Is job market turmoil shades of Triangle Fire, 112 year ago?
On March 25, 1911, my Great Aunt Fannie went to work in a high-rise garment factory in New York City.
The workday ended with Fannie Lansner jumping from a ninth-floor window to avoid the scorching flames that killed her and 145 coworkers.
The workplace horror known as the Triangle Fire became a rallying moment in America’s labor movement. The revolution greatly bettered the workplace in terms of routines, compensation and safety.
Just think about why Great Aunt Fannie was on the job on that fateful Saturday. Because in 1911, a six-day workweek was a common requirement.
So let me honor my great aunt’s memory with a history lesson that shows us the enduring struggle between worker and boss.
At the start of the 20th century, sweatshops like the one run by Triangle Waist Co. took advantage of an ample supply of young, immigrant female workers. As one could expect, bosses didn’t take kindly to unhappy workers.
Two years earlier, New York employers throttled a large garment workers’ strike. Just the day before the fire, New York courts sided with industry leaders, ruling that new laws protecting workers injured on the job were unconstitutional.
But the power pendulum swung swiftly to the worker’s side after the Triangle fire. The political uproar from the fiery deaths can be tied to numerous workplace innovations such as child labor laws, shorter workweeks and building codes. And one could even argue the fire’s political fallout includes the creation of Social Security retirement benefits.
On this 112th anniversary of this workplace tragedy that killed my grandfather’s sister, a 21-year-old immigrant from Lithuania, you can see worker discontentment growing into a 21st-century kind of worker revolt.
The power index
Let me attempt to measure swings in worker power with the Great Aunt Fannie Index, tracking government data on national trends in labor participation, quitting, unionism and the premium paid to those who switch jobs.
My trusty spreadsheet tells me the Great Aunt Fannie Index, which looks back as far as 2001, shows bosses gaining control of workplace power from the start of the century through the Great Recession. By 2012, worker power was down 9% from the index’s start.
Since then, workers have regained their resolve, as the index grew in nine of the past 10 years – especially in the pandemic era. A huge 6% jump in 2021 brought the index back above 2001’s level. An additional, small increase last year created a new high for this worker yardstick.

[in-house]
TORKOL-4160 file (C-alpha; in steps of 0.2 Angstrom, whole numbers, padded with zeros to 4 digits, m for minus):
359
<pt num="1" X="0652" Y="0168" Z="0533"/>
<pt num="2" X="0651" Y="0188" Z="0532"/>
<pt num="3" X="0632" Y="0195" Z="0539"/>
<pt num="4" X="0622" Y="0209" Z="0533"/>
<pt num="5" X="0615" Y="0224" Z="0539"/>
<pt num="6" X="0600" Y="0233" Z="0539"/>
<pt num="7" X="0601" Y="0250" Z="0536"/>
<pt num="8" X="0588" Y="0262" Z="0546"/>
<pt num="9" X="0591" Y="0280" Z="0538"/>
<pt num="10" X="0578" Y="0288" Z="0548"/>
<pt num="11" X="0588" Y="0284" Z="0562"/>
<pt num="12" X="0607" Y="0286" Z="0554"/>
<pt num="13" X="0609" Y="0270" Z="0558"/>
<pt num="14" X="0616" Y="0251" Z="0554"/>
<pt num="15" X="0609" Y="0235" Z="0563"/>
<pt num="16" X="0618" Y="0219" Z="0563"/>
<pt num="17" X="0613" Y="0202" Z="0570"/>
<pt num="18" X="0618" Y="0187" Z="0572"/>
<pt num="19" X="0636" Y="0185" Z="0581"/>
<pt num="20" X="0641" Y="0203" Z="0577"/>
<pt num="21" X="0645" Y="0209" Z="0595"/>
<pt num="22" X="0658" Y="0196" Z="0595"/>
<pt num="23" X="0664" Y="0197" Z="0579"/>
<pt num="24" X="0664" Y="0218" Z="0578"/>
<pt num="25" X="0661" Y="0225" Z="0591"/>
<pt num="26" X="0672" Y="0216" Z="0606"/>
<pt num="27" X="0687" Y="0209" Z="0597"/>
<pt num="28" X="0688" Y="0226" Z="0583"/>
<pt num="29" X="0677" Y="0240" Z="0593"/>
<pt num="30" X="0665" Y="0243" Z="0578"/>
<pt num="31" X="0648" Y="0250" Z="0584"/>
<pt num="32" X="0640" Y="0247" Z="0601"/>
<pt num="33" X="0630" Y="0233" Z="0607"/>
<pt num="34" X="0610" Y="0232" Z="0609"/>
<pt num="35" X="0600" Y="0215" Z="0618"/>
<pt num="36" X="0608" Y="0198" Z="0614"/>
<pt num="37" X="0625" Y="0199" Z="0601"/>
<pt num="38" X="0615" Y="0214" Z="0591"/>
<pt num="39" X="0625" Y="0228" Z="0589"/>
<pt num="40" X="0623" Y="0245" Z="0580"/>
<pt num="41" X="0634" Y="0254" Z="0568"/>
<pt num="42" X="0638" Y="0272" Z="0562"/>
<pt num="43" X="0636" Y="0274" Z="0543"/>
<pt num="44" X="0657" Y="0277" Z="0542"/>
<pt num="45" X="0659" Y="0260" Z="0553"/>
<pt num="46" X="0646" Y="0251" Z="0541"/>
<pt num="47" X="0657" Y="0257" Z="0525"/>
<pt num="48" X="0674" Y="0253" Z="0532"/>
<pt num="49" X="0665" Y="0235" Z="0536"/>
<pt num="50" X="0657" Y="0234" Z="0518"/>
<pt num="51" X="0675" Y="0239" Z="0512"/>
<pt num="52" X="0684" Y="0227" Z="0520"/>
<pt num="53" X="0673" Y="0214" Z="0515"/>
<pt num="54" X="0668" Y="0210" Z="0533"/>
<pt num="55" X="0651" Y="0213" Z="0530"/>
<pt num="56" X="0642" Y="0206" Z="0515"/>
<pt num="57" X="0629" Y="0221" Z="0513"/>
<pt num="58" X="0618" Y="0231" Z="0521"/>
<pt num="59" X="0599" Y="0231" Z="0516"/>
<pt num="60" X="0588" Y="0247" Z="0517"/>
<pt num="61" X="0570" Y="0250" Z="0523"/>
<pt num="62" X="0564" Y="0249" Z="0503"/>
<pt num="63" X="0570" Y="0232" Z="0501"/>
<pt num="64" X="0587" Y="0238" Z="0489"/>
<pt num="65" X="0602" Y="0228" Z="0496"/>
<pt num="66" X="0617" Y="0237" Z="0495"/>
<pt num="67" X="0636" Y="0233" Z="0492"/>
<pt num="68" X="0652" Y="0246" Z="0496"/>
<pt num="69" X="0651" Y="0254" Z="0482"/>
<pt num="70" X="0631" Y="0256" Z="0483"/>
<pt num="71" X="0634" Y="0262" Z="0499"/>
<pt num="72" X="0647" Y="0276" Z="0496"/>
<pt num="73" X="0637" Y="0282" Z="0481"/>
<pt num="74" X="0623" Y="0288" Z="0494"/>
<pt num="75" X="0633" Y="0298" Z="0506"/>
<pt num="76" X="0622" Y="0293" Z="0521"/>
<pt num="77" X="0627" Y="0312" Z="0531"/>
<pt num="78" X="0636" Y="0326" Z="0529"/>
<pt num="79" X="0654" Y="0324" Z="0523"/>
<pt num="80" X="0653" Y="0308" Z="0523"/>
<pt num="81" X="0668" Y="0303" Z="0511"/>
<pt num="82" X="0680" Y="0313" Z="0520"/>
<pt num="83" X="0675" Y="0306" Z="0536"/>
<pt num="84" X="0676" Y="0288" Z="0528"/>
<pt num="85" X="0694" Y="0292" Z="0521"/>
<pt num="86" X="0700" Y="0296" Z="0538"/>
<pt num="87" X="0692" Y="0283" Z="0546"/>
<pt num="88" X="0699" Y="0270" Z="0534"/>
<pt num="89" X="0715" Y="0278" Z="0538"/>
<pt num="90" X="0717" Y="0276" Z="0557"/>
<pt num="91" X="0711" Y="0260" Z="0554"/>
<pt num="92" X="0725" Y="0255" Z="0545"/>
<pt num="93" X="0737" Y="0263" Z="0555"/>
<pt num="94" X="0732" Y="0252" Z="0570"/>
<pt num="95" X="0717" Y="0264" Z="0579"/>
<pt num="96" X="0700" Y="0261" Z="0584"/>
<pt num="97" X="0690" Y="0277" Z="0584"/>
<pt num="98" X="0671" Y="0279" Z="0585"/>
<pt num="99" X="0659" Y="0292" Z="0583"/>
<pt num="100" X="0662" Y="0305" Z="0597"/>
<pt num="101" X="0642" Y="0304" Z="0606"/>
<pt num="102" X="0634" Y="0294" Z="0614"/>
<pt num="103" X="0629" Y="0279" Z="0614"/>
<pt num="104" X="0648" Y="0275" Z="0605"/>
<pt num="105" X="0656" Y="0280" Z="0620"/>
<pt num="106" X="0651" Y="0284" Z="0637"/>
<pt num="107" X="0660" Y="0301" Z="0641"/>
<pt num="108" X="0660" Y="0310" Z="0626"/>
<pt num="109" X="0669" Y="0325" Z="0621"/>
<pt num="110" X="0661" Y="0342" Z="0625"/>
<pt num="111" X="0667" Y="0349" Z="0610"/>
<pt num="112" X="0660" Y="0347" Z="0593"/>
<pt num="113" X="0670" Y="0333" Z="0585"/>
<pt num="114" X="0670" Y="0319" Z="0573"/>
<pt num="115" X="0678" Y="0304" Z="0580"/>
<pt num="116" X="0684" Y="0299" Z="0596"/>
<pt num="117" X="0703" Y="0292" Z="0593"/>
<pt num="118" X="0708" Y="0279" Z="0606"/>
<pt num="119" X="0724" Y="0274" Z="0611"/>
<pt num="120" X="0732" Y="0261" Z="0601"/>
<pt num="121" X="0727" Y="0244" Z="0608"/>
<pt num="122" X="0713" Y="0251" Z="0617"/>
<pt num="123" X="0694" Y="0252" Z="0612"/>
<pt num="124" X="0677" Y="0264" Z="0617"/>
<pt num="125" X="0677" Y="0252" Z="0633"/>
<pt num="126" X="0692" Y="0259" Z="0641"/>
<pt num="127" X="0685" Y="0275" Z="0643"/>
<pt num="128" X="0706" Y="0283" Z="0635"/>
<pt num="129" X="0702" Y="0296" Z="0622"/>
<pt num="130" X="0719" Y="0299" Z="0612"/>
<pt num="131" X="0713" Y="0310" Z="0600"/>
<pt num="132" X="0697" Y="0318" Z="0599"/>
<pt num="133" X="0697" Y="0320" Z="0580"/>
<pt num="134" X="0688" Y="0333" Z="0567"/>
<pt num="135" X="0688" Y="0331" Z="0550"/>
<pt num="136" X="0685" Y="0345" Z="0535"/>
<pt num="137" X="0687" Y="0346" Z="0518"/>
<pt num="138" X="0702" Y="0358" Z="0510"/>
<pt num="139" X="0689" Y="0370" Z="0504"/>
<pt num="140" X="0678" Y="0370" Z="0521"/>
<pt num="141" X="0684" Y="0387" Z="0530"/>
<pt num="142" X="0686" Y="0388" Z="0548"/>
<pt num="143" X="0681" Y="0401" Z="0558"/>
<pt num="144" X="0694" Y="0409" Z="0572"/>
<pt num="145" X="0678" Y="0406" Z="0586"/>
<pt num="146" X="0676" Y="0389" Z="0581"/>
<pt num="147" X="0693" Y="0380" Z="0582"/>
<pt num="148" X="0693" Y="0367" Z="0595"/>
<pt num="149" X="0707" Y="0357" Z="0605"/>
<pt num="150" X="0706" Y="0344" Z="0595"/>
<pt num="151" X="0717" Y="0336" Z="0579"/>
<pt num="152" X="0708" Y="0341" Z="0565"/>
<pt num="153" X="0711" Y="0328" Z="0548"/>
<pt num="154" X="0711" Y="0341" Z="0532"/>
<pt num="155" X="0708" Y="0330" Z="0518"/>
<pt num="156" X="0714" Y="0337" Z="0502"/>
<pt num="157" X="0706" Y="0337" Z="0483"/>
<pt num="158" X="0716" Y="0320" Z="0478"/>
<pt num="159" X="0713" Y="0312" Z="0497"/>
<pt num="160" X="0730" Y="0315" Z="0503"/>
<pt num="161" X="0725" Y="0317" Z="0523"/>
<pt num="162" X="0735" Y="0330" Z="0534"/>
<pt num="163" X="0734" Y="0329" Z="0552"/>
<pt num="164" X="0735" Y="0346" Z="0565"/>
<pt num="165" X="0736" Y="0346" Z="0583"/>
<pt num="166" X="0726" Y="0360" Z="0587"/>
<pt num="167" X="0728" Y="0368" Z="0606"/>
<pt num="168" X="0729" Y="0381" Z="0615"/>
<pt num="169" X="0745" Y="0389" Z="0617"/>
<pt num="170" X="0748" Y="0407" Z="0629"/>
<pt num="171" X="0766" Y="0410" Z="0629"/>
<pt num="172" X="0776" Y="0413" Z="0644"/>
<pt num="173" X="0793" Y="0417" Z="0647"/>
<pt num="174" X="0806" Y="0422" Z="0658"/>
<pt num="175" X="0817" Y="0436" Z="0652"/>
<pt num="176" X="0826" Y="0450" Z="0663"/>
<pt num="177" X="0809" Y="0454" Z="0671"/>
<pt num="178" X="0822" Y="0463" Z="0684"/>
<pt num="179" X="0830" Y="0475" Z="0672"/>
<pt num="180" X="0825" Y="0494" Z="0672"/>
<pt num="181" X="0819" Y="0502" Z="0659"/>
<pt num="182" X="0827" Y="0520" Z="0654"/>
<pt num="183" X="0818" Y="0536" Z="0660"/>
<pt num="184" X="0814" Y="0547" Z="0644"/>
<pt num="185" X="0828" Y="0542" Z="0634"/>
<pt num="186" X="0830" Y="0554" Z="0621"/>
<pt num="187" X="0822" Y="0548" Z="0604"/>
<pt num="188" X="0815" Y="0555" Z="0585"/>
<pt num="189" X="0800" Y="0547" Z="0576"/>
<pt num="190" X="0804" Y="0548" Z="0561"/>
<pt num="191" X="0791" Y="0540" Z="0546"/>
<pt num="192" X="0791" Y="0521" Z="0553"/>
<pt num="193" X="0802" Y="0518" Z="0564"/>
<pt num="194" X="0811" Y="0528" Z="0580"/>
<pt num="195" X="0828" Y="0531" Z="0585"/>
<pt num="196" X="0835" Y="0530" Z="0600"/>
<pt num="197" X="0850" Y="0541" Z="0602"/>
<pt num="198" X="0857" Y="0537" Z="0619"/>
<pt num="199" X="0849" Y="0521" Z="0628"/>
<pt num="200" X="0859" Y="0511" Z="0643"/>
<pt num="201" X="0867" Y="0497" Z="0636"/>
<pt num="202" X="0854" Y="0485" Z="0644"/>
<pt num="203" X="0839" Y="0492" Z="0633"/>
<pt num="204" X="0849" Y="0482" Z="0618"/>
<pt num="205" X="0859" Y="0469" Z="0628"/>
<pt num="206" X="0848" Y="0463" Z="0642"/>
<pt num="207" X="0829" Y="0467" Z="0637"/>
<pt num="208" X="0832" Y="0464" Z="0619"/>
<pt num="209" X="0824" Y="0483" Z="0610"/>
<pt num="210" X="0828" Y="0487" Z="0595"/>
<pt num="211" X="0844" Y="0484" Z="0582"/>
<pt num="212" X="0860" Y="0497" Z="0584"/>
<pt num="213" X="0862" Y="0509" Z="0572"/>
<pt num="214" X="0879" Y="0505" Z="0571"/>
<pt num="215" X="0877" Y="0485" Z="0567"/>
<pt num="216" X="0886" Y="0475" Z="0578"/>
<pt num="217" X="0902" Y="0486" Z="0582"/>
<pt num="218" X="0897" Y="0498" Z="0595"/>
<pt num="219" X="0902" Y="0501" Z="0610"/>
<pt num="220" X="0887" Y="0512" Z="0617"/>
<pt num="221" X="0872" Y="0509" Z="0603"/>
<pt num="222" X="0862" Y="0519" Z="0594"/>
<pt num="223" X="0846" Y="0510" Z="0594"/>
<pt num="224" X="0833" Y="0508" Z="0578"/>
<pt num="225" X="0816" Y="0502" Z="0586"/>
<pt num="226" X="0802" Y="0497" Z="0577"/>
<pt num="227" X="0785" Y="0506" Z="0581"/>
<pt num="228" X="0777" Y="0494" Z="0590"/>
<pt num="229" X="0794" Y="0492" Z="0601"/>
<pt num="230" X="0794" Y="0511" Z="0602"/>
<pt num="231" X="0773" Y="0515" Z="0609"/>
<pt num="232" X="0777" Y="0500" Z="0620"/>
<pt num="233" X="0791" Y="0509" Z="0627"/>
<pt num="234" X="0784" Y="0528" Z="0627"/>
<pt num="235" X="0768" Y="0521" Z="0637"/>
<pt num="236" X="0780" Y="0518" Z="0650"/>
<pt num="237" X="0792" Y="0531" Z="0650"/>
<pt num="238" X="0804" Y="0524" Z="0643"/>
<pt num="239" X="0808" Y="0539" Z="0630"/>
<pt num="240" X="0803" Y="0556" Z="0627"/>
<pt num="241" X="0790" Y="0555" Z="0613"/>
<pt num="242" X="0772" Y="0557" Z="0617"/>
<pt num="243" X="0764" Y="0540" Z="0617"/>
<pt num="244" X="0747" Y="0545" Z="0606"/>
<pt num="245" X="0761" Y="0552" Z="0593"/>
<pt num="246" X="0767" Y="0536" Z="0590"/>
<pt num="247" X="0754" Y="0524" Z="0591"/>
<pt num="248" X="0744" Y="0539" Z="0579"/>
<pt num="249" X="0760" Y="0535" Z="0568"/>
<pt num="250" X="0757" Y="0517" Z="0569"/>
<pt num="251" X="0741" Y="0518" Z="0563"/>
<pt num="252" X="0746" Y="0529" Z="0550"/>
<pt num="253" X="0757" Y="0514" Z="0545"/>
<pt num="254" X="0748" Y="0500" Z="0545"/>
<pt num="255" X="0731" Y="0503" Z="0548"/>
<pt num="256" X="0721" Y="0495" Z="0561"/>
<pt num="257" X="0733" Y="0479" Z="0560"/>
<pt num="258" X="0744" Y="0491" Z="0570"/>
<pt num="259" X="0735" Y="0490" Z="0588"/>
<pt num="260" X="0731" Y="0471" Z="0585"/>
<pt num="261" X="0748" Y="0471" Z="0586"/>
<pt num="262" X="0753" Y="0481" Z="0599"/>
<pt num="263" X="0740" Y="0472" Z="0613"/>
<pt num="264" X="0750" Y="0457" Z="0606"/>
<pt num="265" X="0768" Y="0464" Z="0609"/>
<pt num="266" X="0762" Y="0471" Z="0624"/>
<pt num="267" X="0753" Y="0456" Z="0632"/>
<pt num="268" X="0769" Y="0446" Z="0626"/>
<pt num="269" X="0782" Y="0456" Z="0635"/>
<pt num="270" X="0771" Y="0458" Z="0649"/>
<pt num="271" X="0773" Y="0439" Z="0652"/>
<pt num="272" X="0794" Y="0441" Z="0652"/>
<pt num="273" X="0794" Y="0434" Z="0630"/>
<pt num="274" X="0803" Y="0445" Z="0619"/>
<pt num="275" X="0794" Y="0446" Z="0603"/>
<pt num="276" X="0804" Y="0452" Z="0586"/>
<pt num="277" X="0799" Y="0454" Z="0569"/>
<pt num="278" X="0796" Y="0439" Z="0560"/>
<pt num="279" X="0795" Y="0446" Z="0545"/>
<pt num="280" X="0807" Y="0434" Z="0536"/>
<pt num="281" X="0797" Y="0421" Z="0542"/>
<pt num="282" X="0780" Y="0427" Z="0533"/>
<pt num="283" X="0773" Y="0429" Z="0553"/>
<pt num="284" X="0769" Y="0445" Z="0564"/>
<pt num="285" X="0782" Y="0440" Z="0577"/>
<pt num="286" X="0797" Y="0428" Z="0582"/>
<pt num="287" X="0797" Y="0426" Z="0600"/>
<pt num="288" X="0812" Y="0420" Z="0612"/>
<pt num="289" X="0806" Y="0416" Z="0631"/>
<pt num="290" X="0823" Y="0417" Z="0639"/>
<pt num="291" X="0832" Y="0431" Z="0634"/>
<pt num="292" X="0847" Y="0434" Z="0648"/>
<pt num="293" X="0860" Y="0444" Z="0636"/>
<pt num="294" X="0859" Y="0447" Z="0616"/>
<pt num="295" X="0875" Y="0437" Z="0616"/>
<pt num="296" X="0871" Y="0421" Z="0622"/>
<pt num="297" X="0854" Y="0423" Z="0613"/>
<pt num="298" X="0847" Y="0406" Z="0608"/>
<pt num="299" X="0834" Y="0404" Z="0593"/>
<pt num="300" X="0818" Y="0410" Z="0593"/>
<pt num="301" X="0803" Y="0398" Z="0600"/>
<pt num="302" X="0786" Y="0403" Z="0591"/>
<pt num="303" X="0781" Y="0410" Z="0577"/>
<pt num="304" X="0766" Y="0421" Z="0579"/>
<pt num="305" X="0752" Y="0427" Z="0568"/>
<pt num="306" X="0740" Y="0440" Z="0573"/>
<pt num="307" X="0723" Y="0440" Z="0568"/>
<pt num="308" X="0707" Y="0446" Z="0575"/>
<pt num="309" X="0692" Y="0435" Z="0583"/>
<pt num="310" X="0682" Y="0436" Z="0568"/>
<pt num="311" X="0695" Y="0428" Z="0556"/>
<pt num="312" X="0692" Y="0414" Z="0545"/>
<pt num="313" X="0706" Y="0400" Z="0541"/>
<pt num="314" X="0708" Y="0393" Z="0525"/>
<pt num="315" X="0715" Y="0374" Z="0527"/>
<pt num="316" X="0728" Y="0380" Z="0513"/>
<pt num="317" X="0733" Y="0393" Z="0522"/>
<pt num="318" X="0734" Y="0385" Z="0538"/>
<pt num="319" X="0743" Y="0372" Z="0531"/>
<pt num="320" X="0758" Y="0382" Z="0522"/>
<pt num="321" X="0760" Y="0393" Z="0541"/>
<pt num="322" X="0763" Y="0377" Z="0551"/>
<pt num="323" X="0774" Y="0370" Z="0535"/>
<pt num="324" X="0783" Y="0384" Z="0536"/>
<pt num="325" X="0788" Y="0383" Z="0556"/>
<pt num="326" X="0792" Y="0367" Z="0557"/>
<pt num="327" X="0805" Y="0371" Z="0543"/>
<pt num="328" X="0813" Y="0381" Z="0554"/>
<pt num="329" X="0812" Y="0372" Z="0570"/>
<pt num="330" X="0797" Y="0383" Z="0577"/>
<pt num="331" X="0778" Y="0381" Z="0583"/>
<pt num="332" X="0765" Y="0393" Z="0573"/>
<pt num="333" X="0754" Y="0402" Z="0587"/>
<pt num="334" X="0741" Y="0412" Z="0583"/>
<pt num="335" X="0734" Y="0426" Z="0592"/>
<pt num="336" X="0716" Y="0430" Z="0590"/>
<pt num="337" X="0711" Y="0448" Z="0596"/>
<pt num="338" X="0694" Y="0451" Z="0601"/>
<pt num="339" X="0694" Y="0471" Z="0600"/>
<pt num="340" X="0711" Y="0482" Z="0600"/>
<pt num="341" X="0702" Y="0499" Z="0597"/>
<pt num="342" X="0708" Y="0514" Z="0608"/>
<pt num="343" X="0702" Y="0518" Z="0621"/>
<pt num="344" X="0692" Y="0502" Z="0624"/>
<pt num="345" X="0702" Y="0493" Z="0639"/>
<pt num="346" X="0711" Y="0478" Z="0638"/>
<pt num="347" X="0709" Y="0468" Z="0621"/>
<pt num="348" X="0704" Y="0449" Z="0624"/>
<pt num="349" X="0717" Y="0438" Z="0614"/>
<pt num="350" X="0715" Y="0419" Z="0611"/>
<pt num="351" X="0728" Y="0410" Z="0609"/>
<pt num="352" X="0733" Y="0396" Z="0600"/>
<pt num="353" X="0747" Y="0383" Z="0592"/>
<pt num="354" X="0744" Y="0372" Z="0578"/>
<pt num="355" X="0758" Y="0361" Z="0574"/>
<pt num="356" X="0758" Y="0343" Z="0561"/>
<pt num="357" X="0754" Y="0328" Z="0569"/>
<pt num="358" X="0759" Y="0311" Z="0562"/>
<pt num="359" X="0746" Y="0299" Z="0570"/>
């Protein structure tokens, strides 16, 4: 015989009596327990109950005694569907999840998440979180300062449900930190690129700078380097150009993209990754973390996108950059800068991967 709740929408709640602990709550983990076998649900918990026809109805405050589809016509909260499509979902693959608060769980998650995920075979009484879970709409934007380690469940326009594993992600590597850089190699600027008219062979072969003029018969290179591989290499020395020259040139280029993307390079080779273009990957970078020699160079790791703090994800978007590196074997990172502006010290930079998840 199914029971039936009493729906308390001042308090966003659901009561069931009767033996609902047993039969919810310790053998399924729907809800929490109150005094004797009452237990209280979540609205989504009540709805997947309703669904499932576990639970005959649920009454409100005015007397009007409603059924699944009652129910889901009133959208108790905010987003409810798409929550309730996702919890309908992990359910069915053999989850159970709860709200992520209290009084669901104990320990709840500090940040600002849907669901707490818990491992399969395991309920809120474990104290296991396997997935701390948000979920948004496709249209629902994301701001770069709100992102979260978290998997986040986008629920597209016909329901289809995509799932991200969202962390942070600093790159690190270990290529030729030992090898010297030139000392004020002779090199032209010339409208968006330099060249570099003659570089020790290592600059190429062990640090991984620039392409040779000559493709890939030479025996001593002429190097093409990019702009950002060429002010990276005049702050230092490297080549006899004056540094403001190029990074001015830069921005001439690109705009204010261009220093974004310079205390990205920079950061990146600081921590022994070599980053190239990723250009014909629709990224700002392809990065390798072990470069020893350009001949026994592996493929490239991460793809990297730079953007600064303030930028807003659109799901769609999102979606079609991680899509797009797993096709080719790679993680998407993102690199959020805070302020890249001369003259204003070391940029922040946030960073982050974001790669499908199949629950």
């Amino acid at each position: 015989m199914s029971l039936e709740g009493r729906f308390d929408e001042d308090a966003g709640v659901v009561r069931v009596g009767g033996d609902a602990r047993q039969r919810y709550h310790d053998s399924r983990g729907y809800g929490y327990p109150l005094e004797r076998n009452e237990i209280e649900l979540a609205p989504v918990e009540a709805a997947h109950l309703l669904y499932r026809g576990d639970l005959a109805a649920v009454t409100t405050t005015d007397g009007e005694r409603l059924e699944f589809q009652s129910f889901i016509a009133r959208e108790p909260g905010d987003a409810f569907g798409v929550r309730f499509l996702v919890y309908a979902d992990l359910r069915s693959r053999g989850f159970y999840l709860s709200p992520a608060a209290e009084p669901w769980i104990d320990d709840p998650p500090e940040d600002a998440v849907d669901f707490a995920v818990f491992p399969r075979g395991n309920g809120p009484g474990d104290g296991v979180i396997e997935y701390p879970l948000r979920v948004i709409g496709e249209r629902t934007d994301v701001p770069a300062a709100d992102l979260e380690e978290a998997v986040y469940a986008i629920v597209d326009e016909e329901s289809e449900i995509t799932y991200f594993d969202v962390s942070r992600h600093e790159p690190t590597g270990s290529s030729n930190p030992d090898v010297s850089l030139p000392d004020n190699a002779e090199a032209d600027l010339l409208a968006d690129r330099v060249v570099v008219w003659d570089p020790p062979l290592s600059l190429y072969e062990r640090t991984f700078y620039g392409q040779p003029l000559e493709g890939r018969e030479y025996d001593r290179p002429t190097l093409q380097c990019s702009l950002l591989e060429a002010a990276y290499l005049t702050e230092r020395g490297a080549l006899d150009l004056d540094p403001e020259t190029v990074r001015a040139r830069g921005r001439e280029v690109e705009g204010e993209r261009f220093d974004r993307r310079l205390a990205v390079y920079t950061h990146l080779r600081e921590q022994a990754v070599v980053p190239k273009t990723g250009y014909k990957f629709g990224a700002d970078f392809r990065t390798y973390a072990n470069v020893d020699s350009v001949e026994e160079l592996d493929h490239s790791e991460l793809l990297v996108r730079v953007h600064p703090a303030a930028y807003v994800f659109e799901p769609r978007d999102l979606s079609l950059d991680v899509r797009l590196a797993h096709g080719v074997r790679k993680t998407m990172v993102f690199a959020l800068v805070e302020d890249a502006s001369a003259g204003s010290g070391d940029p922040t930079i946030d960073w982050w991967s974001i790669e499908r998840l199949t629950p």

Life-altering events such as the Triangle Fire and the pandemic seem to get people rethinking the value of a job.
Today’s workplace is far more fluid than when Fannie was helping create “shirtwaists” – the hot fashion of her day, much like the modern blouse.
Ponder two measures of worker displeasure: folks who are out of the workplace or those who quit.
I’ll call this the “out of work(place) rate” – the inverse of the labor participation measurement that tracks the share of working-age people on the job or seeking employment.
Back in 2001, just 33% of Americans who could be working were not. I say “just” because by 2020-21, that had risen to 38.7%. This out-of-work(place) benchmark fell slightly to 37.8% last year.
And today’s job market turmoil includes a growing tide of quitters. Last year, 50.5 million Americans told the boss “goodbye” – 45% above voluntary exits of 2001.
I’m betting Great Aunt Fannie would be sad to see how 21st-century corporate bosses have largely thwarted the union movement that gained great traction after the Triangle Fire.
Yes, union membership last year rose by 273,000, the largest gain since 2008. Still, the 14.3 million members in 2022 were 2 million below 2000 – a 13% drop.
As a result, organized labor’s share of U.S. workers fell to 10.1% last year, down from 13.4% in 2000 and almost half of 1983’s 20.1%, the year current union data tracking began.
The labor movement’s drop is steepest in private industry where unions had 7.22 million members last year. That’s off 1.9 million or 21% from 2000.
So union membership equaled 6% of all private-industry jobs last year, down from 9% in 2000.
The pandemic got many workers to rethink what a job is really worth.
For bosses, folks not returning to the workforce has created a staffing shortage. That’s forced many salaries higher. Let’s compare 2000 and 2022 pay patterns from a national study by the Atlanta Fed.
Overall U.S. wages started the 21st century with a 5% one-year increase. Those increases jumped to 5.3% in 2022. But don’t forget raises in the Great Recession mess of 2011 dropped to 1.9%.
Look at the turnabout in what U.S. bosses have to do to attract workers. Wages of “job switchers” rose 5.9% in 2000 and 6.4% last year. But it was as low as 1.8% in 2010.
And ponder some of the job market’s most vulnerable workers – those near the bottom of the pay spectrum like early 20th-century garment workers.
The nation’s bottom-quarter wage grew 5.6% in 2000. Those raises fell under 2% from 2011 to 2014. But the lowest pay increased by 6.8% last year.
Great Aunt Fannie might actually cheer 21st-century bosses, who are once again paying up for talent.
Jonathan Lansner is the business columnist for the Southern California News Group. He can be reached at firstname.lastname@example.org